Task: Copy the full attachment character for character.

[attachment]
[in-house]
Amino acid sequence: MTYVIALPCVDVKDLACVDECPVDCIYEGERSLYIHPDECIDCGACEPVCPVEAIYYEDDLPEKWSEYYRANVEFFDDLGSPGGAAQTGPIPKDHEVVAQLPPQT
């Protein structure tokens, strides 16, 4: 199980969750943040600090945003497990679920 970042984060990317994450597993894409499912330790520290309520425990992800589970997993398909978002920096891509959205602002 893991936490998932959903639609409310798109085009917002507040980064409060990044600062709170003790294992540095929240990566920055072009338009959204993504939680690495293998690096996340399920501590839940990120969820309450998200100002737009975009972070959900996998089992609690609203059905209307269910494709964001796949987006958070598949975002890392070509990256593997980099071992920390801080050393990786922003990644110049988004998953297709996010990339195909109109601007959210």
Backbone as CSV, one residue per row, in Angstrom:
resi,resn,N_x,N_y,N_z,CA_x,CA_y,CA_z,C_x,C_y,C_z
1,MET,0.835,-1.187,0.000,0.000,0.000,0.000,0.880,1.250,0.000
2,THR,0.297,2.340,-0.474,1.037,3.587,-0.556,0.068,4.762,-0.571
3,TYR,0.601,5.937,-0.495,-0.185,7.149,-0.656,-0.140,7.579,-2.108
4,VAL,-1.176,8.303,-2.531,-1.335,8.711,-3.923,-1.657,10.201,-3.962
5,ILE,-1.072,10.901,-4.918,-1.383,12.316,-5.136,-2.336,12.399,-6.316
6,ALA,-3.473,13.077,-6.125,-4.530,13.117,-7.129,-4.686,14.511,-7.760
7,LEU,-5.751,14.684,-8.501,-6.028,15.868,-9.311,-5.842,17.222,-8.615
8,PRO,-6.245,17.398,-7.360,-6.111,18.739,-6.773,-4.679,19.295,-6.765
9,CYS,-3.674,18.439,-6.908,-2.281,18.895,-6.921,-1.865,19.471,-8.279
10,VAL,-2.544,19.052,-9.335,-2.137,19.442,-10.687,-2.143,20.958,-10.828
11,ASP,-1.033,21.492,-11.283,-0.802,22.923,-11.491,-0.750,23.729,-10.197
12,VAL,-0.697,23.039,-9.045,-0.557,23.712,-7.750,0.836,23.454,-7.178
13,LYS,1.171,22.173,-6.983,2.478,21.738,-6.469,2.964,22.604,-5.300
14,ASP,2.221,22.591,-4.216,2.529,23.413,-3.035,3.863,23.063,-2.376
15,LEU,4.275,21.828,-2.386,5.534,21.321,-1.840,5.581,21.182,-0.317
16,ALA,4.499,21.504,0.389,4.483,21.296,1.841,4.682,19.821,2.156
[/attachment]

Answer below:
[in-house]
Amino acid sequence: MTYVIALPCVDVKDLACVDECPVDCIYEGERSLYIHPDECIDCGACEPVCPVEAIYYEDDLPEKWSEYYRANVEFFDDLGSPGGAAQTGPIPKDHEVVAQLPPQT
């Protein structure tokens, strides 16, 4: 199980969750943040600090945003497990679920 970042984060990317994450597993894409499912330790520290309520425990992800589970997993398909978002920096891509959205602002 893991936490998932959903639609409310798109085009917002507040980064409060990044600062709170003790294992540095929240990566920055072009338009959204993504939680690495293998690096996340399920501590839940990120969820309450998200100002737009975009972070959900996998089992609690609203059905209307269910494709964001796949987006958070598949975002890392070509990256593997980099071992920390801080050393990786922003990644110049988004998953297709996010990339195909109109601007959210």
Backbone as CSV, one residue per row, in Angstrom:
resi,resn,N_x,N_y,N_z,CA_x,CA_y,CA_z,C_x,C_y,C_z
1,MET,0.835,-1.187,0.000,0.000,0.000,0.000,0.880,1.250,0.000
2,THR,0.297,2.340,-0.474,1.037,3.587,-0.556,0.068,4.762,-0.571
3,TYR,0.601,5.937,-0.495,-0.185,7.149,-0.656,-0.140,7.579,-2.108
4,VAL,-1.176,8.303,-2.531,-1.335,8.711,-3.923,-1.657,10.201,-3.962
5,ILE,-1.072,10.901,-4.918,-1.383,12.316,-5.136,-2.336,12.399,-6.316
6,ALA,-3.473,13.077,-6.125,-4.530,13.117,-7.129,-4.686,14.511,-7.760
7,LEU,-5.751,14.684,-8.501,-6.028,15.868,-9.311,-5.842,17.222,-8.615
8,PRO,-6.245,17.398,-7.360,-6.111,18.739,-6.773,-4.679,19.295,-6.765
9,CYS,-3.674,18.439,-6.908,-2.281,18.895,-6.921,-1.865,19.471,-8.279
10,VAL,-2.544,19.052,-9.335,-2.137,19.442,-10.687,-2.143,20.958,-10.828
11,ASP,-1.033,21.492,-11.283,-0.802,22.923,-11.491,-0.750,23.729,-10.197
12,VAL,-0.697,23.039,-9.045,-0.557,23.712,-7.750,0.836,23.454,-7.178
13,LYS,1.171,22.173,-6.983,2.478,21.738,-6.469,2.964,22.604,-5.300
14,ASP,2.221,22.591,-4.216,2.529,23.413,-3.035,3.863,23.063,-2.376
15,LEU,4.275,21.828,-2.386,5.534,21.321,-1.840,5.581,21.182,-0.317
16,ALA,4.499,21.504,0.389,4.483,21.296,1.841,4.682,19.821,2.156